Today I Learnt: The Glass Ceiling And How Women Can Break It
We are continually encountering people who choose equalism over feminism even though they are both the same thing. There are claims that point towards the fading of unequal opportunities. Did the world suddenly become the same for men and women? So, I started wondering why there aren’t enough women in leadership roles out there.
What is a glass ceiling?
It is an unseen barrier that prevents minorities and women from achieving bigger goals in terms of career. There are a lot of factors that come into play in this like gender bias. Gender bias is when you don’t associate the qualities necessary to be in charge with the qualities of a woman. For example, women are expected to be compassionate and understanding and leaders are supposed to be assertive and dominant. A woman who is doing both is too much for our brains. This is also known as second-generation gender bias. Women constantly have to prove their credibility because they are not “natural” leaders like men. They are entrenched in this conundrum where they have to be authoritative but also likeable.
In a country like India, what are the obstacles a woman has to face?
More women in South Asia are illiterate than men. Lesser women go for higher studies and enter the employment pool. Women are the primary caregivers in a family. Men do help but it is significantly less than a woman in terms of child care and housework. Women tend to take more time with their families so men end up undertaking more hours of paid labour and have more years of job experience. We are perceived as more erratic and emotional and less preferred for leadership roles. Scarcity of female corporate officers is the sum of discrimination that has operated at all levels. The discrimination women face leaves a negative impact on their self-confidence and ambition.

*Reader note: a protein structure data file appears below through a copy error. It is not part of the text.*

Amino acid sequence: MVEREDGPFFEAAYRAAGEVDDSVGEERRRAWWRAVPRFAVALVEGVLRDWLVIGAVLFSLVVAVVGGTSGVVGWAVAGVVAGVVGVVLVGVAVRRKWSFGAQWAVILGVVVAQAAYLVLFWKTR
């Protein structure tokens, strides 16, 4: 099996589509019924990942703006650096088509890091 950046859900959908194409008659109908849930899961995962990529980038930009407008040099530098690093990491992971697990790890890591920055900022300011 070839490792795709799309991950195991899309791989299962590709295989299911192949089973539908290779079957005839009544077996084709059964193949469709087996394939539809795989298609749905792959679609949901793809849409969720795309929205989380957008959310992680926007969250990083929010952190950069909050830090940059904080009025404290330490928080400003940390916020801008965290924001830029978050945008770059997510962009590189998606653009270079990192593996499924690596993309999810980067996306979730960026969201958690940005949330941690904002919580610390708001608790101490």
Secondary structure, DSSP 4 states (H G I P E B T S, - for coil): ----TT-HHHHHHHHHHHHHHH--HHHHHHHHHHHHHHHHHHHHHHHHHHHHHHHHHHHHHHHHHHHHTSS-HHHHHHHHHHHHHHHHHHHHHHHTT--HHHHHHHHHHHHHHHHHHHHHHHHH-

Wait, but what about the women who have succeeded?
In 2018, women held around 20% of senior roles in India and 29% globally and it is increasing which is great news but a study done by Catalyst of Fortune 1000 female executives found that 96% of them rated as critical or fairly important that they develop a style that would make the management comfortable or in others they felt like they should be less intimidating. Assertiveness and self-promotion are seen as negative qualities in a woman whereas it is completely normal for a man. Women are expected to find the right balance between work and family and presentability to succeed.
How do we bridge this gap?
Stop challenging work with family responsibilities. Don’t let them juggle between likability and ambitions. Identify bias that prevents women from being considered for leadership roles. Give importance for productivity over hours spent on a project because a lot of them probably have to go back to their families.
Countries that have women leaders like New Zealand and Germany were able to overcome the worldwide pandemic much better than capitalist giants like the US. Women have proven remarkably well that they are capable of more than what they are given credit for. Author and historian Yuval Noah Harari wrote that women only compete for bronze. Are we in the wrong to be ambitious and strive for gold?
Aparna Mammen is an intern with Shethepeople.Tv. The views expressed are the author’s own.